“A Day in the Life/ Give Peace a Chance" (Good Evening New York City, 2009)

The original Beatles version was a true Lennon/McCartney collaboration so ahead of its time that it used to be virtually impossible to recreate on stage. Fans may have been a little unsure about hearing Paul attempt a live solo version, but they didn't expect it to be sung so tenderly. However, what really stunned the audience was how he chose to end it. Merging such an unforgettable Beatles classic with John's solo call for peace was truly inspired.



“'Till There Was You" (The Beatles, Royal Command Variety Performance, November 4, 1963)

In 1963, the world mostly saw the Beatles as a group instead of four individuals. Yet, if one paid close enough attention, their various personalities were starting to show. This could technically be considered his first solo performance, a Broadway ballad sung with minimal involvement from the rest of the group. It's sweet, romantic, and unafraid of being sentimental—much like most of McCartney's future solo work.

Music


Books


Film


Recent
Books

90 Years on 'Olivia' Remains a Classic of Lesbian Literature

It's good that we have our happy LGBTQ stories today, but it's also important to appreciate and understand the daunting depths of feeling that a love repressed can produce. In Dorothy Strachey's case, it produced the masterful Olivia.

Music

Indie Rocker Alpha Cat Presents 'Live at Vox Pop' (album stream)

A raw live set from Brooklyn in the summer of 2005 found Alpha Cat returning to the stage after personal tumult. Sales benefit organizations seeking to end discrimination toward those seeking help with mental health issues.

Love in the Time of Coronavirus

A Lesson from the Avengers for Our Time of COVID-19

Whereas the heroes in Avengers: Endgame stew for five years, our grief has barely taken us to the after-credit sequence. Someone page Captain Marvel, please.

Music

Between the Grooves of Nirvana's 'Nevermind'

Our writers undertake a track-by-track analysis of the most celebrated album of the 1990s: Nirvana's Nevermind. From the surprise hit that brought grunge to the masses, to the hidden cacophonous noise-fest that may not even be on your copy of the record, it's all here.

Music

Deeper Graves Arrives via 'Open Roads' (album stream)

Chrome Waves, ex-Nachtmystium man Jeff Wilson offers up solo debut, Open Roads, featuring dark and remarkable sounds in tune with Sisters of Mercy and Bauhaus.

Featured: Top of Home Page

The 50 Best Albums of 2020 So Far

Even in the coronavirus-shortened record release schedule of 2020, the year has offered a mountainous feast of sublime music. The 50 best albums of 2020 so far are an eclectic and increasingly "woke" bunch.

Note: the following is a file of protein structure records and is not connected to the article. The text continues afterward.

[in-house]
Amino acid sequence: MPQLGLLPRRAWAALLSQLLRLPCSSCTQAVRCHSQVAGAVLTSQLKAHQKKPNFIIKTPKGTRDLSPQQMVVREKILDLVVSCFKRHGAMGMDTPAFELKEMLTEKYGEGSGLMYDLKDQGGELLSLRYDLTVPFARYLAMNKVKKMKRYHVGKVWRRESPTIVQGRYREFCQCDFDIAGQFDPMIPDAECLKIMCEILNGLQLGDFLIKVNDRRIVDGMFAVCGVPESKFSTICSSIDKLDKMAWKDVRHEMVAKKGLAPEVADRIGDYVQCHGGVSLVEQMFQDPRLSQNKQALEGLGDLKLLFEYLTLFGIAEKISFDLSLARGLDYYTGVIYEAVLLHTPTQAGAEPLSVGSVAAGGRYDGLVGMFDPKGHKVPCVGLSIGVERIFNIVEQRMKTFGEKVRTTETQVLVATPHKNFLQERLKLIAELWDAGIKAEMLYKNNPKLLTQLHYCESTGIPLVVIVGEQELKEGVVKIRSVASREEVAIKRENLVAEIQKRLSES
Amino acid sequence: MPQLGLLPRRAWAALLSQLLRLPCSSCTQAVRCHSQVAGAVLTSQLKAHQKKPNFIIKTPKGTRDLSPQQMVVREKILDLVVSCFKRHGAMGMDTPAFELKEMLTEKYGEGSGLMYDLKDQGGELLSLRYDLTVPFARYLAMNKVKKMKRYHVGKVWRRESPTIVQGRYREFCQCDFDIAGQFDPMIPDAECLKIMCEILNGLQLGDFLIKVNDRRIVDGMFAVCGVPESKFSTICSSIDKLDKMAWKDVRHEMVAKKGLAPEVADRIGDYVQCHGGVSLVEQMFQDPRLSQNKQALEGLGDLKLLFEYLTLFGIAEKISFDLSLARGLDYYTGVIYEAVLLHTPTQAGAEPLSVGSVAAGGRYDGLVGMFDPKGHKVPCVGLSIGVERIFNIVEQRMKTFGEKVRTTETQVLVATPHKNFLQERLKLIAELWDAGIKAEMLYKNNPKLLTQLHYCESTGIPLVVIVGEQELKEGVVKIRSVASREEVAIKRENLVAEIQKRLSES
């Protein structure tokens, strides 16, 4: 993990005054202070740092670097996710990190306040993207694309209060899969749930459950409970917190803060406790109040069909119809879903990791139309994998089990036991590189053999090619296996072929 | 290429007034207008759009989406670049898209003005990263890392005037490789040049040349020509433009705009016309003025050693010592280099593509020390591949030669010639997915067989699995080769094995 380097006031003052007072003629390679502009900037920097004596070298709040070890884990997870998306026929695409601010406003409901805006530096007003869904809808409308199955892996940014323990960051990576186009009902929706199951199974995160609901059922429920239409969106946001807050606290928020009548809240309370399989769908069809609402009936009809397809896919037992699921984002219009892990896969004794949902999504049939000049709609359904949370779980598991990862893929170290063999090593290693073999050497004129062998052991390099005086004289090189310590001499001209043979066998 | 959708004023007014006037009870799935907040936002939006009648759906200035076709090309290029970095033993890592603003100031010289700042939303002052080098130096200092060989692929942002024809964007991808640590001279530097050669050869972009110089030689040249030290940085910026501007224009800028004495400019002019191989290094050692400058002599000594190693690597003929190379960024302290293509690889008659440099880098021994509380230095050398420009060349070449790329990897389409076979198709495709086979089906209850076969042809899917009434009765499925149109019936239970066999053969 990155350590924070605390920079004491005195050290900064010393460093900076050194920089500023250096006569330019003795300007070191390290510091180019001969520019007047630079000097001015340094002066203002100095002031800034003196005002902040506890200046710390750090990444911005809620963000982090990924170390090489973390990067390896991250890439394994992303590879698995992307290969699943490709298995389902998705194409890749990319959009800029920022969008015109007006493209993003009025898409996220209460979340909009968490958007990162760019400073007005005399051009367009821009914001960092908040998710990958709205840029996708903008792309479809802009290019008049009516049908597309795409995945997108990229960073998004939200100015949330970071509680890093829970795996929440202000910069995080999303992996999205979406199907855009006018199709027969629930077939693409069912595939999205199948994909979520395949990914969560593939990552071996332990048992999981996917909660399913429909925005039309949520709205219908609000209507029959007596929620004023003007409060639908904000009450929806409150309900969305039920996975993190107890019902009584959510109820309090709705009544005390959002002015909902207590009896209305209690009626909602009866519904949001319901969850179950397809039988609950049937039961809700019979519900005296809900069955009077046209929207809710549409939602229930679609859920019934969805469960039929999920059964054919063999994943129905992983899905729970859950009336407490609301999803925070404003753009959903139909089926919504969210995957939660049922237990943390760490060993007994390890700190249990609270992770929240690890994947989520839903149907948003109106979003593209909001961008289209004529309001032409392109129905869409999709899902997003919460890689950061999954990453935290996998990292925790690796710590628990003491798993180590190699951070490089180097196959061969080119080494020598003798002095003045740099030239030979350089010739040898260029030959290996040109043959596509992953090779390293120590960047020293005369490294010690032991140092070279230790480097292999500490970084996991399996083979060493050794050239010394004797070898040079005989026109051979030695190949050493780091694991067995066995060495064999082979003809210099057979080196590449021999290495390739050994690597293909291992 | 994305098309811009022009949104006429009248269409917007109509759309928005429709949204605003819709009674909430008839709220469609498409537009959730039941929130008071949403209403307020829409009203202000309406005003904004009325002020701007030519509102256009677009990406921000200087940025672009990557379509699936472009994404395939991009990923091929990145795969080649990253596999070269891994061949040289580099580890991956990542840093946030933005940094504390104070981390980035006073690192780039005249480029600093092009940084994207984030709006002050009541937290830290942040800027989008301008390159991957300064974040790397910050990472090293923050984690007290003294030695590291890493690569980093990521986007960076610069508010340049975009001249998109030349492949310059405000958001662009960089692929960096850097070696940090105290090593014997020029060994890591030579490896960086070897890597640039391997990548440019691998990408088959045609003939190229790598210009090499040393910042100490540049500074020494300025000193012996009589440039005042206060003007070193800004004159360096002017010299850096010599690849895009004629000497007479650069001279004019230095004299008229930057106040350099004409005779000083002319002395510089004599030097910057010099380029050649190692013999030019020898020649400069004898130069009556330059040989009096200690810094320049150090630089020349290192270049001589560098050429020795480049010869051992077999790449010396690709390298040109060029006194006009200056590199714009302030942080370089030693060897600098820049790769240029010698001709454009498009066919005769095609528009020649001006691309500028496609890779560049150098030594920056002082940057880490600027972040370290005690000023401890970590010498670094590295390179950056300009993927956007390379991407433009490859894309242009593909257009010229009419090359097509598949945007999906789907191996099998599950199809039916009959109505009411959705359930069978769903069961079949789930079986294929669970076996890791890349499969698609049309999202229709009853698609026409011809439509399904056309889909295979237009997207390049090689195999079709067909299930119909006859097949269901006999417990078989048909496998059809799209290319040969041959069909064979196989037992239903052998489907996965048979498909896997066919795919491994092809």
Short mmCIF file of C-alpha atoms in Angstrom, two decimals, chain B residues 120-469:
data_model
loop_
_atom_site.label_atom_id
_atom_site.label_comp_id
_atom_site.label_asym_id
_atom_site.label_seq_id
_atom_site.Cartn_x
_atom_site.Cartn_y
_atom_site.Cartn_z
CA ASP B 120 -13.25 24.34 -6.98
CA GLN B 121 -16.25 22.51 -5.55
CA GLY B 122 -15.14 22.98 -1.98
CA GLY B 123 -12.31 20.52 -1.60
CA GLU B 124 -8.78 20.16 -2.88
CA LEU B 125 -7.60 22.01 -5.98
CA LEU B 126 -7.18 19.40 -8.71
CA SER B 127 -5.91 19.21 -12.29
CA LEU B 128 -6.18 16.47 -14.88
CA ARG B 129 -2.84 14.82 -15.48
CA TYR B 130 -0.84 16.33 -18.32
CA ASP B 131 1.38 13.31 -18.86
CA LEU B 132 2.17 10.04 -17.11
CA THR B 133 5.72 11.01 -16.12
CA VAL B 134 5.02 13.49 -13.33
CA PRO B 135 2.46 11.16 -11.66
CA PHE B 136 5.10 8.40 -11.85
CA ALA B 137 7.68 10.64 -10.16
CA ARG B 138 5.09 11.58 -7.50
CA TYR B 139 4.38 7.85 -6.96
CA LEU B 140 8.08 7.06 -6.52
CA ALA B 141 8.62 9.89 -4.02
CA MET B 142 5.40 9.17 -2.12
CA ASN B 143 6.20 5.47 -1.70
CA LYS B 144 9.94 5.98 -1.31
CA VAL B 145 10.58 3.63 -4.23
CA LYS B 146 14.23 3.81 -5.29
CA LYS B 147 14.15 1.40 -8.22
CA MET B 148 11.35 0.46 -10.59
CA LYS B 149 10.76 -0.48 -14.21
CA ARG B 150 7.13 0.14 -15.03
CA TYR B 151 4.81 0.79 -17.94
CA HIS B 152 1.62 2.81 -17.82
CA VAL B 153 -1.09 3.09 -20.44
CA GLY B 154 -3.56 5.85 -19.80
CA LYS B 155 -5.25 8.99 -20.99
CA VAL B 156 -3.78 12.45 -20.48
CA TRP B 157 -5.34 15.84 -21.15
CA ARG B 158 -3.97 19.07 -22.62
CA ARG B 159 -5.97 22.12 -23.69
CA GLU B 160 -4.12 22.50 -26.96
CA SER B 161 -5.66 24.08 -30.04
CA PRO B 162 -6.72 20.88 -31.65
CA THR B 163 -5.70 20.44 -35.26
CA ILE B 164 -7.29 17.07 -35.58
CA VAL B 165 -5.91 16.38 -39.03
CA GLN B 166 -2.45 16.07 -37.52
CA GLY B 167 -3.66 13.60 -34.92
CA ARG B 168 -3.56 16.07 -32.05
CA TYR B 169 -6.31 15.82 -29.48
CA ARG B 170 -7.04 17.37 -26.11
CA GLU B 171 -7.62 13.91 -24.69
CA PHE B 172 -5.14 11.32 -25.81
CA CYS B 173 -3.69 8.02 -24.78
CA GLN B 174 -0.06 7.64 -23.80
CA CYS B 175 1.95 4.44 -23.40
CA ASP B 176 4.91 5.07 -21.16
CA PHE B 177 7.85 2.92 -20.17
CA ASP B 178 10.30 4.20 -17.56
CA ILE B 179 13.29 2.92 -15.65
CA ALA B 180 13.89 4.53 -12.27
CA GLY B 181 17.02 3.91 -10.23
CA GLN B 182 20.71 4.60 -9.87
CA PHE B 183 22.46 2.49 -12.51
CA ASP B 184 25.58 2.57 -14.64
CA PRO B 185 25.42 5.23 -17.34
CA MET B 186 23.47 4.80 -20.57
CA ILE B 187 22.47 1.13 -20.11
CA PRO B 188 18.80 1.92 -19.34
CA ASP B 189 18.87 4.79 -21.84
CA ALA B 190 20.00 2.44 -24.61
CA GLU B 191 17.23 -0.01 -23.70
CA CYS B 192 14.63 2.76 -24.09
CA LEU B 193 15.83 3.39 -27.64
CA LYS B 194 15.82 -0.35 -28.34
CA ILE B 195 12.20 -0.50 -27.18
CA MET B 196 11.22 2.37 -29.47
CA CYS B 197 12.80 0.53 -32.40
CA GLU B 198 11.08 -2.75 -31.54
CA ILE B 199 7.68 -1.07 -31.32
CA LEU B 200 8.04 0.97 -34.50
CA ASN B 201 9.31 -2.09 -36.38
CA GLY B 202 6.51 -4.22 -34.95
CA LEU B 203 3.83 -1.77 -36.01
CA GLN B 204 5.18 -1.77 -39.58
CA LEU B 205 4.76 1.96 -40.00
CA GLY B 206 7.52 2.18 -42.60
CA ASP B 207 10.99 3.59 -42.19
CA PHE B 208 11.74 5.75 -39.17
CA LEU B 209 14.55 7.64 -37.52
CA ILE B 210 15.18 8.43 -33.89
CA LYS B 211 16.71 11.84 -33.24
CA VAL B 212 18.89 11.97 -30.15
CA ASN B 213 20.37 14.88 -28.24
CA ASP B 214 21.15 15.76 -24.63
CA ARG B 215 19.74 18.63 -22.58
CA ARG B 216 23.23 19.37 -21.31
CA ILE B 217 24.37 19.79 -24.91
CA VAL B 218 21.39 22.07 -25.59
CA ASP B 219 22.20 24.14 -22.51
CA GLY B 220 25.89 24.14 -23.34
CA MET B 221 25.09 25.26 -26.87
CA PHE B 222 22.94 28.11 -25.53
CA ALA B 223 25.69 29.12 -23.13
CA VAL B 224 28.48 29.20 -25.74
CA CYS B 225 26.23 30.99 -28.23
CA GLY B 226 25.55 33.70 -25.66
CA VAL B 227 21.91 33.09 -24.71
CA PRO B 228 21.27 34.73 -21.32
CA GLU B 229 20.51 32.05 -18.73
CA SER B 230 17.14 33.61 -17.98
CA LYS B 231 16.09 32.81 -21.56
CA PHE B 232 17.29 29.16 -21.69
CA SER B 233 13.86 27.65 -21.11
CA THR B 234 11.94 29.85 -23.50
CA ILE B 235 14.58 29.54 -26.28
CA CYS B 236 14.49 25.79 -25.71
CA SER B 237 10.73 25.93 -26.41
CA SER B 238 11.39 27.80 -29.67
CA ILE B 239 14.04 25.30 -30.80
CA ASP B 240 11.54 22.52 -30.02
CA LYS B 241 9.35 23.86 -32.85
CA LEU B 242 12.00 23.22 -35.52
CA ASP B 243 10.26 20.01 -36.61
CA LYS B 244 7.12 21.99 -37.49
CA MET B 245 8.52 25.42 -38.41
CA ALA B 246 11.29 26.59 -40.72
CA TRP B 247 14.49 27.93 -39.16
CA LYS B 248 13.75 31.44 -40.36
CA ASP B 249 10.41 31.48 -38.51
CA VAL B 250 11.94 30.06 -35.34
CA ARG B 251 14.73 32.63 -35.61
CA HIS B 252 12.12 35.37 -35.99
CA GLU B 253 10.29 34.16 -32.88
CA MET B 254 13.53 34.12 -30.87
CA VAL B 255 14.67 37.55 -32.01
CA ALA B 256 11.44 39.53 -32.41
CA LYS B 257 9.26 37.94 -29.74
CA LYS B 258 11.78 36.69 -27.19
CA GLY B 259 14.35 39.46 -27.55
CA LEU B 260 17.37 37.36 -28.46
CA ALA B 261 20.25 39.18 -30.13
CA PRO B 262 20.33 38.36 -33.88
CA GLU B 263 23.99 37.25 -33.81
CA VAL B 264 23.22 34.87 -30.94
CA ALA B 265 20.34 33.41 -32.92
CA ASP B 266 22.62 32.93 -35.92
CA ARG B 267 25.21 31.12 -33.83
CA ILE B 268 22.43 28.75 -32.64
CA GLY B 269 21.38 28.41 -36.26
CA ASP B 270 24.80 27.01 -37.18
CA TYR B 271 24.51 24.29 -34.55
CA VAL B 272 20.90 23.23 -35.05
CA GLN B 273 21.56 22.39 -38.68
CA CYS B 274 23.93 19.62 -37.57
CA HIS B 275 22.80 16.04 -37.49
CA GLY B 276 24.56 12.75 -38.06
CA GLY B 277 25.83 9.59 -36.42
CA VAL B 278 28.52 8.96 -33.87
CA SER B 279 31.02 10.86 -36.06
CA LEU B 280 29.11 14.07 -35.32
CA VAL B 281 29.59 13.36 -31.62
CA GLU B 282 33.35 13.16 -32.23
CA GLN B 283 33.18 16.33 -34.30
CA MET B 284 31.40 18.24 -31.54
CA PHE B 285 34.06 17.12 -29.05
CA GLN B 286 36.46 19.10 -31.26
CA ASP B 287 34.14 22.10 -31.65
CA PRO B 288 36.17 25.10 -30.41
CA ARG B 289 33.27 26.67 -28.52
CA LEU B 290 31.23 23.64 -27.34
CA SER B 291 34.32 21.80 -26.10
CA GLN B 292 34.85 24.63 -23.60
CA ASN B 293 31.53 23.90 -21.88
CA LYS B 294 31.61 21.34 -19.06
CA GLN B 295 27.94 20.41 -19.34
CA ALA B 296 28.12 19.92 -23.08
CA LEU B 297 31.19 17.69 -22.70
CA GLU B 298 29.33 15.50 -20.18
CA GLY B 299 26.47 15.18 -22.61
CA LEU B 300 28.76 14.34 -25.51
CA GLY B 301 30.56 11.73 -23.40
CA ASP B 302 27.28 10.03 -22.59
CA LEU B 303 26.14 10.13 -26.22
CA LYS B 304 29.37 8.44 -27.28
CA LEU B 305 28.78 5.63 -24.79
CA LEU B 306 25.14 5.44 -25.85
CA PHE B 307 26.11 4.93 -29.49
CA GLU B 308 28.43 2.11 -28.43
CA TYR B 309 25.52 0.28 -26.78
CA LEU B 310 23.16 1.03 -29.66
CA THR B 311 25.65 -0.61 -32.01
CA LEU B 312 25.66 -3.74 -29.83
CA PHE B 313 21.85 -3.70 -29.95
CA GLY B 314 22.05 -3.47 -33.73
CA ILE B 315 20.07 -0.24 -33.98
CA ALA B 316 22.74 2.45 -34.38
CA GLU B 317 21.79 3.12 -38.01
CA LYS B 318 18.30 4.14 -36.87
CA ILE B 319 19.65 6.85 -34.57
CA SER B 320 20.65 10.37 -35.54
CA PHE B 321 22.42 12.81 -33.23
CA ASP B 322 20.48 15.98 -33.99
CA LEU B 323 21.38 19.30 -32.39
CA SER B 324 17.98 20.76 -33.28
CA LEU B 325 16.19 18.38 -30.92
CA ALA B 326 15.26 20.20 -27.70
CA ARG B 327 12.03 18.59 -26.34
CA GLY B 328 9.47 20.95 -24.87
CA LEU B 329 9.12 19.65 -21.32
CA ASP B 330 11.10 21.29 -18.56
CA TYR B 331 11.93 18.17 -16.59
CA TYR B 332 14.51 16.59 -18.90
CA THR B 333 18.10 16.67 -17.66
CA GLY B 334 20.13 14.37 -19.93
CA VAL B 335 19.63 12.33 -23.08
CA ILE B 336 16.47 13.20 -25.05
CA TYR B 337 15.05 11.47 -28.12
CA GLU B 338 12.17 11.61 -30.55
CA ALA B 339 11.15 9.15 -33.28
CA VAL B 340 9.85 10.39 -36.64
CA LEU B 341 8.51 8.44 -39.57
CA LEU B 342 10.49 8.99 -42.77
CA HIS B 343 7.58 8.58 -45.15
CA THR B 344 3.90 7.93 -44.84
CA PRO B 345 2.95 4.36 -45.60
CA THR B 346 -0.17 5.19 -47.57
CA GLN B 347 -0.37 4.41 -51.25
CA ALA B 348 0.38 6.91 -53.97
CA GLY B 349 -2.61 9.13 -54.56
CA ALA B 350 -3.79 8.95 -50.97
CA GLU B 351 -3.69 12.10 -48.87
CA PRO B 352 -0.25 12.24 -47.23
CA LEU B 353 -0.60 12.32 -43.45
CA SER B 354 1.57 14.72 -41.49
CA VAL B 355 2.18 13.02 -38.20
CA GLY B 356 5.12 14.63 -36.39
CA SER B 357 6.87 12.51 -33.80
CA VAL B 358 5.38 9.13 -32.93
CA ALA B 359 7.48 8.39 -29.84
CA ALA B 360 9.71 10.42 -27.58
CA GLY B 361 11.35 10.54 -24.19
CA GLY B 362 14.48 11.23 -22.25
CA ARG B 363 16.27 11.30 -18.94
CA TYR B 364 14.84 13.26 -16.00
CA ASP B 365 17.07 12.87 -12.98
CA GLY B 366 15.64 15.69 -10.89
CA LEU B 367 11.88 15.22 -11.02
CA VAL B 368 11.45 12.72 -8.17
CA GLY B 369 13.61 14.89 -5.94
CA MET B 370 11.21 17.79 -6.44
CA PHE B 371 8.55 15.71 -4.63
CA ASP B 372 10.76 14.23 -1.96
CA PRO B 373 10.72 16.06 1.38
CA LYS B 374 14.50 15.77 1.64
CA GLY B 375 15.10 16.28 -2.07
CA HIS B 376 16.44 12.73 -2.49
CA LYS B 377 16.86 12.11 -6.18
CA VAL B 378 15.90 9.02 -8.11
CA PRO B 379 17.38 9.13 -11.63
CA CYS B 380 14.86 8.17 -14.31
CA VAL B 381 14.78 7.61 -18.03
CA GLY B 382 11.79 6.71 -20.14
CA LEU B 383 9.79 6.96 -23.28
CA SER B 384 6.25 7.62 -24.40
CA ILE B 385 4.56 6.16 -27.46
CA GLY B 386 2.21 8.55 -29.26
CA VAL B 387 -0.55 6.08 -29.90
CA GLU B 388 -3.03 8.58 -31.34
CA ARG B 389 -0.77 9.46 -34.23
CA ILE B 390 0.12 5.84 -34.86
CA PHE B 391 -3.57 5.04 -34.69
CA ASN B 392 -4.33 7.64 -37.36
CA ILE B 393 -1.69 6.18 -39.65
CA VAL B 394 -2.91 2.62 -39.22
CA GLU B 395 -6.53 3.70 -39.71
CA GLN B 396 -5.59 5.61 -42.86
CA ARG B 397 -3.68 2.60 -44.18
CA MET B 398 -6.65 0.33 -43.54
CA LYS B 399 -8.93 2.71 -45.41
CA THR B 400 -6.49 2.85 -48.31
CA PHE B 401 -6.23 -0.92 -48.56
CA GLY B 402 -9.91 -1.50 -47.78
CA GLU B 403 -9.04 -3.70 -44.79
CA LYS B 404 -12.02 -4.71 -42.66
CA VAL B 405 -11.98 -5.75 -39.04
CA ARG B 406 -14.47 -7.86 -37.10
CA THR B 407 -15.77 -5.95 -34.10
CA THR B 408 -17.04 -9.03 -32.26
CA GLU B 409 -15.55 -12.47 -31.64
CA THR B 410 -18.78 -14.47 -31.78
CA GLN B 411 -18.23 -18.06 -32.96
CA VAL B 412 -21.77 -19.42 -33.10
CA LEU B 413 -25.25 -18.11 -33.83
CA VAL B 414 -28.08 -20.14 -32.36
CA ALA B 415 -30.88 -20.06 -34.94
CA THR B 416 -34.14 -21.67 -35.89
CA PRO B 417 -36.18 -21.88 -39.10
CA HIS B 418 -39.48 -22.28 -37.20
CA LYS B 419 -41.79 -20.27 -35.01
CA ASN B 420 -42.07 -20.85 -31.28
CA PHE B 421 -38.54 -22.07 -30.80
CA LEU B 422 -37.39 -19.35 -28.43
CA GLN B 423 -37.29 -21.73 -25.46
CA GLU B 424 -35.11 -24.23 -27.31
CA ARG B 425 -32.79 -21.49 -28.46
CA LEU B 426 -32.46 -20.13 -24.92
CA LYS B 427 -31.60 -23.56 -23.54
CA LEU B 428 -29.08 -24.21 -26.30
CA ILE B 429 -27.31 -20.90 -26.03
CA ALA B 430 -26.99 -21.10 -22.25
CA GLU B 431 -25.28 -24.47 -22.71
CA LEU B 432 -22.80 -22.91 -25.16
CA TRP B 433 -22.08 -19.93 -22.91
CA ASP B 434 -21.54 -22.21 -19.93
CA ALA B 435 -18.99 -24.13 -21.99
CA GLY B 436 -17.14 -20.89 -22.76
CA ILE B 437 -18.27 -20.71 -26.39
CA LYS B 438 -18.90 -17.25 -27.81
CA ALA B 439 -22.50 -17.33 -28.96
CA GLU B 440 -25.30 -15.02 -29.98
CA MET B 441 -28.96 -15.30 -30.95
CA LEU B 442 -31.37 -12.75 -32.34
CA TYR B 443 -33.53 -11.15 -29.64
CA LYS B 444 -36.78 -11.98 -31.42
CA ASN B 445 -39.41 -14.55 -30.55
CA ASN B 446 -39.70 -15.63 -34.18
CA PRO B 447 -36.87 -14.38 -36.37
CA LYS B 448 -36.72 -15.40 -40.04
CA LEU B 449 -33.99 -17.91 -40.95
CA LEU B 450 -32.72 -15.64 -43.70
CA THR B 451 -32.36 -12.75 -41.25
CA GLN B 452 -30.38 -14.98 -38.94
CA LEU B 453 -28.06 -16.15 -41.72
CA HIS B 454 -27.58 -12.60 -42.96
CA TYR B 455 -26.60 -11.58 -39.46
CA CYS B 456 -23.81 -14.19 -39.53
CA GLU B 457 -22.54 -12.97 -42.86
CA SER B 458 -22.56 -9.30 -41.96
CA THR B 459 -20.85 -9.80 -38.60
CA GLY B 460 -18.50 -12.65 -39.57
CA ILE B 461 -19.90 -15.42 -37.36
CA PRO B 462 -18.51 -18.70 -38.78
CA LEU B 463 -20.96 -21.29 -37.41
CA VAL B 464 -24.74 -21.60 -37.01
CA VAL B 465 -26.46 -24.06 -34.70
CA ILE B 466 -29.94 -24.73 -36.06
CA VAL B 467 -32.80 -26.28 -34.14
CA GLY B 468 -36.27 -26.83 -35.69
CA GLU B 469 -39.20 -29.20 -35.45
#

Books

First Tragedy, Then Farce, Then What?

Riffing off Marx's riff on Hegel on history, art historian and critic Hal Foster contemplates political culture and cultural politics in the age of Donald Trump in What Comes After Farce?

Reviews

HAIM Create Their Best Album with 'Women in Music Pt. III'

On Women in Music Pt. III, HAIM are done pretending and ready to be themselves. By learning to embrace the power in their weakest points, the group have created their best work to date.

Music

Amnesia Scanner's 'Tearless' Aesthetically Maps the Failing Anthropocene

Amnesia Scanner's Tearless aesthetically maps the failing Anthropocene through its globally connected features and experimental mesh of deconstructed club, reggaeton, and metalcore.

Music

How Lasting Is the Legacy of the Live 8 Charity Concert?

A voyage to the bottom of a T-shirt drawer prompts a look back at a major event in the history of celebrity charity concerts, 2005's Live 8, Philadelphia.

Music

Jessie Ware Embraces Her Club Culture Roots on Rapturous 'What's Your Pleasure?'

British diva Jessie Ware cooks up a glittery collection of hedonistic disco tracks and delivers one of the year's best records with What's Your Pleasure.

Music

Paul Weller Dazzles with the Psychedelic and Soulful 'On Sunset'

Paul Weller's On Sunset continues his recent streak of experimental yet tuneful masterworks. More than 40 years into his musical career, Weller sounds as fresh and inspired as ever.

Reviews
Collapse Expand Reviews

Features
Collapse Expand Features
PM Picks
Collapse Expand Pm Picks

© 1999-2020 PopMatters.com. All rights reserved.
PopMatters is wholly independent, women-owned and operated.